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Federal judge won't block North Carolina voter suppression law

North Carolina's hotly contested midterm elections just got a little less voter-friendly.
Voters at the polls in Wilson, North Carolina, October 18, 2012.
Voters at the polls in Wilson, North Carolina, October 18, 2012.

North Carolina's hotly contested midterm elections just got a little less voter-friendly.

U.S. District Court Judge Thomas D. Schroeder on Friday ruled that two provisions of North Carolina's controversial voting law -- which challengers argue infringe the democratic process -- will remain in effect until the law goes to trial in 2015. The same judge, meanwhile, also struck a blow against the state, rejecting its request to avoid a full trial.

The ACLU and other civil rights groups are challenging North Carolina's sweeping voting law, specifically taking aim at sections that eliminate a week of early voting and end same-day registration, claiming those provisions violate the U.S. Constitution and the Voting Rights Act of 1965 by placing an undue burden on the right to vote and discriminating against African-American voters.

Since the trial is not set to take place until the summer of 2015, the challengers sought a preliminary injunction from the court to stave off the law's potentially harmful effects during the state's upcoming midterm elections. But a federal judge on Friday denied the ACLU's request, saying the law can remain in effect until the trial.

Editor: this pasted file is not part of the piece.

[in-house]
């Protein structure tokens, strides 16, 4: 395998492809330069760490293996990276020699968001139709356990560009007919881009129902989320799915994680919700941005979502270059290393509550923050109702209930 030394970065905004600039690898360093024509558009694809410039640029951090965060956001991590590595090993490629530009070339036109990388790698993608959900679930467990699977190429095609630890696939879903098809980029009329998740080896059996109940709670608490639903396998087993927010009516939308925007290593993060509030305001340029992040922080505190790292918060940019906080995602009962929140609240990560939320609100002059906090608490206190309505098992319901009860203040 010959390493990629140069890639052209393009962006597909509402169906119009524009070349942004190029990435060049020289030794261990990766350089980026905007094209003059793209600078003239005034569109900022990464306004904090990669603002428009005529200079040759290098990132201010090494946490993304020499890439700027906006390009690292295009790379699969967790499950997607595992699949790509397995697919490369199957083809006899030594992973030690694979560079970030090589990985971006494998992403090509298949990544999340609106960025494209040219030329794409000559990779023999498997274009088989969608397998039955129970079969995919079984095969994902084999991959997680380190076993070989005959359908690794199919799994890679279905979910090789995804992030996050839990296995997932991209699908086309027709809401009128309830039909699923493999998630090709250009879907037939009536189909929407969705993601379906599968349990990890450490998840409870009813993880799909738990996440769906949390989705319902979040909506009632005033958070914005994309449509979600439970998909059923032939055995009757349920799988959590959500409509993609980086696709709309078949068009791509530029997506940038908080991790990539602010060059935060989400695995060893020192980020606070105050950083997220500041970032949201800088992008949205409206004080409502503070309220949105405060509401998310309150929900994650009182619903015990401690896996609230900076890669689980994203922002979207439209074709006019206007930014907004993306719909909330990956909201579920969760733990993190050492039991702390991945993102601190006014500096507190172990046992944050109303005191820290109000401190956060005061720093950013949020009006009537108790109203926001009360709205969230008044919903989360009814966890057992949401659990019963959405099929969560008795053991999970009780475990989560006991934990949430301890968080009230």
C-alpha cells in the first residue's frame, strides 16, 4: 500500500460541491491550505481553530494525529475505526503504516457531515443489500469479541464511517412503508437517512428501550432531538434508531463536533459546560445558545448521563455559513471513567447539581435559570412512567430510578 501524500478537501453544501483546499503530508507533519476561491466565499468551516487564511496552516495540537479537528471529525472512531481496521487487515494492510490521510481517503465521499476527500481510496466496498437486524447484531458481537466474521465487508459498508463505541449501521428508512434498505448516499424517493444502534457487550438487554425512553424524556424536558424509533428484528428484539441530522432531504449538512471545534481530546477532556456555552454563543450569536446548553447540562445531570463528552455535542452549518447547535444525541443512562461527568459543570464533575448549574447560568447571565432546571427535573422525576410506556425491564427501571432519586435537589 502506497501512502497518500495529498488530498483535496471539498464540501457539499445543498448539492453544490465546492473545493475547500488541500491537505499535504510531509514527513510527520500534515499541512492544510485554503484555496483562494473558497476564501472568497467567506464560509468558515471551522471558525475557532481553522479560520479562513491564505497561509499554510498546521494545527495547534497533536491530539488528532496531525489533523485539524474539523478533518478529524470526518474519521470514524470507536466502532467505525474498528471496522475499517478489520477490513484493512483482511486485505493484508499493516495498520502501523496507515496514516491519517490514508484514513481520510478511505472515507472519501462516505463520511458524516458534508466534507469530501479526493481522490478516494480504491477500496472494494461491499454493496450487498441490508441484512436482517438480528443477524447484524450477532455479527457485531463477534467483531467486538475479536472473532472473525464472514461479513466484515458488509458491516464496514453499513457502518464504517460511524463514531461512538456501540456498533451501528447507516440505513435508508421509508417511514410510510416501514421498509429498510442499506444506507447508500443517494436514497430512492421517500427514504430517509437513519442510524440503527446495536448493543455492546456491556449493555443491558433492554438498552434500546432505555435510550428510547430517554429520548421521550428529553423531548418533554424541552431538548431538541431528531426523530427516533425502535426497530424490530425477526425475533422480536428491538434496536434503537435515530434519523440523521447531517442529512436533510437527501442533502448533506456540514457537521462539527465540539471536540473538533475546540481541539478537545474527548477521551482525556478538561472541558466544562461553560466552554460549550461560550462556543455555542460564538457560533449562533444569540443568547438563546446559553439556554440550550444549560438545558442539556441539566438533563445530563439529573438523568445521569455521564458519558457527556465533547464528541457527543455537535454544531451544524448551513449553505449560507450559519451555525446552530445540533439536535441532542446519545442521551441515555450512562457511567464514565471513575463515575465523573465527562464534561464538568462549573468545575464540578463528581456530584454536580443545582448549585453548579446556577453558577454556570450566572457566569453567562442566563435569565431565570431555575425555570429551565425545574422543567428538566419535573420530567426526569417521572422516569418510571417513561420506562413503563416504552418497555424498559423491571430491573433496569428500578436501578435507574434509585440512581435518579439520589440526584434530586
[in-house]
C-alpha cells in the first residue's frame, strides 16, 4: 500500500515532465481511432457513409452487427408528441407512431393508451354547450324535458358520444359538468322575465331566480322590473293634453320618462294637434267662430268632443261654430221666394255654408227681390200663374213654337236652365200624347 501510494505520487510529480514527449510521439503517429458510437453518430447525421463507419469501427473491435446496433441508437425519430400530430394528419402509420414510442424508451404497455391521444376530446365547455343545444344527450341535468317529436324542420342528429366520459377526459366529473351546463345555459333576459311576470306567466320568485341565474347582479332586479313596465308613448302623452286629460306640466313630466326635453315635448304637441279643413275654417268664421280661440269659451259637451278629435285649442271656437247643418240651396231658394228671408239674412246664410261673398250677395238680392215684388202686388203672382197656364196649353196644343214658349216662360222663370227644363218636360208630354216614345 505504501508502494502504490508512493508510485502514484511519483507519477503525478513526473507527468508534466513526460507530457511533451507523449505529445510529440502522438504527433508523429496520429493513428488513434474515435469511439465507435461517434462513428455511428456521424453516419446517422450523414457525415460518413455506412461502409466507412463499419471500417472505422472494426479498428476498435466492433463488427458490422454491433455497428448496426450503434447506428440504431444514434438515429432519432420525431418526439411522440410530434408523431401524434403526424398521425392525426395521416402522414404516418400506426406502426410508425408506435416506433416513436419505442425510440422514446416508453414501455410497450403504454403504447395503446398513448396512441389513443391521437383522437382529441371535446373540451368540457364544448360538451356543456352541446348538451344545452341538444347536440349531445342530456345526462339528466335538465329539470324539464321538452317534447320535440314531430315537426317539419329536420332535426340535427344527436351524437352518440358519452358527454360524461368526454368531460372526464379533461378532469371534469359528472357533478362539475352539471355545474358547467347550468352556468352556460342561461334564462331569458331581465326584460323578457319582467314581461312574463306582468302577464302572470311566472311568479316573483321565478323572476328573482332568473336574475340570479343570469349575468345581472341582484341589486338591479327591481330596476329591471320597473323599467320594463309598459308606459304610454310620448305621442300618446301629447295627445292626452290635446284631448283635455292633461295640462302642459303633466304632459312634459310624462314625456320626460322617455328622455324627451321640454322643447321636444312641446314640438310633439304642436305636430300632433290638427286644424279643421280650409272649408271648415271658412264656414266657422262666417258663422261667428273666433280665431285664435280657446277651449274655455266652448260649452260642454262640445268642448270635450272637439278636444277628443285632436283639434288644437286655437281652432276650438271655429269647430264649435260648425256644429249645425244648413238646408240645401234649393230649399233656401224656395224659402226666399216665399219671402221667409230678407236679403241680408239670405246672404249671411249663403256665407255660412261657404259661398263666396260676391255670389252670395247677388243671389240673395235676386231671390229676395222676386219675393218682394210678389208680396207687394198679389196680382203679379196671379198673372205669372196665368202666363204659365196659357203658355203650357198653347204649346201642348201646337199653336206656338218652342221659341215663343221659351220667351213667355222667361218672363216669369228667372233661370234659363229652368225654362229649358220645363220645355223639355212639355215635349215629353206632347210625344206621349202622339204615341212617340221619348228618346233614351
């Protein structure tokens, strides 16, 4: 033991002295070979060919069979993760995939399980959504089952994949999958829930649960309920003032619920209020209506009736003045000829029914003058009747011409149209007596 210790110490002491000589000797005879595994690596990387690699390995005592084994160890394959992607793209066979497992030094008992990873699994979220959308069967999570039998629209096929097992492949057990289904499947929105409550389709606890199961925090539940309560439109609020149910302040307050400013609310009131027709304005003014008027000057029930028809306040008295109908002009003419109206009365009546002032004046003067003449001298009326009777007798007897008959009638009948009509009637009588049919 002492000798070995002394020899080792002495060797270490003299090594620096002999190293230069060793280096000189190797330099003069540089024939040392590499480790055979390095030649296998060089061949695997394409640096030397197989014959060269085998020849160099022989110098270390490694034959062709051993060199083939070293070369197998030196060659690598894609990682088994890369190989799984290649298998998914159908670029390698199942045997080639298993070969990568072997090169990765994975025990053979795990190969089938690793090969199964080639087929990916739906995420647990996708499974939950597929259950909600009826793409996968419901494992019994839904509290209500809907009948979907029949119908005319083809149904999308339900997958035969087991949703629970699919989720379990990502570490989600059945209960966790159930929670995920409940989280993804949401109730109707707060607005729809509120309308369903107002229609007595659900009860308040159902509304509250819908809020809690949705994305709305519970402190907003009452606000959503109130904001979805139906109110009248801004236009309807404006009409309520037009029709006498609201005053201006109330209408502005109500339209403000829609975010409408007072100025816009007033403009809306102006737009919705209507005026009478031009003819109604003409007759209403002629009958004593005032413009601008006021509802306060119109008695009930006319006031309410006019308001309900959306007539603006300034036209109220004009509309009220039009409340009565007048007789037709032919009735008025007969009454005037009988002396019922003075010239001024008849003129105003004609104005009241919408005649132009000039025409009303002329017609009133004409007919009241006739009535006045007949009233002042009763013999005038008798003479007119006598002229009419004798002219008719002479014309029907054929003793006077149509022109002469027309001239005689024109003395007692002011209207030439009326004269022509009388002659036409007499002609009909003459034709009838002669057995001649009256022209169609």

“This is a victory for North Carolina’s popular law that requires identification to vote,” said Bob Stephens, Chief Legal Counsel to North Carolina Gov. Patrick McCrory, in a statement, adding, “North Carolina is joining a majority of states in common sense protections that preserve the sanctity of the voting booth. Today’s ruling is just more evidence that this law is constitutional – as we have said from the very onset of this process.” 

But the ruling is no victory at all for voters, according to the ACLU. North Carolinians use early voting en masse, the civil liberties group said. During the 2012 election, for example, 2.5 million ballots were cast during the early voting period, and more than 70% of African-American voters utilized early voting during the 2008 and 2012 general elections. 

"If this law is found unconstitutional, North Carolinians whose voting rights were violated in the midterm election will have lost a critical opportunity to participate in our democratic process," said Dale Ho, director of the ACLU's Voting Rights Project. "While we had hoped the court would recognize this irreparable harm, the ultimate goal is to see these discriminatory measures struck down. We look forward to making our case at full trial, which is something the state had sought to avoid."

Of particular concern to the law's challengers is this fall's pivotal U.S. Senate race in North Carolina, in which Democratic Sen. Kay Hagan will fight against state Republican Rep. Thom Tillis in a contest that could determine which party controls the Senate after the midterm elections. Tillis, the speaker of the North Carolina House, was a major backer of the voting law, and he played a key role in getting it passed last summer. 

Zachary Roth contributed to this story.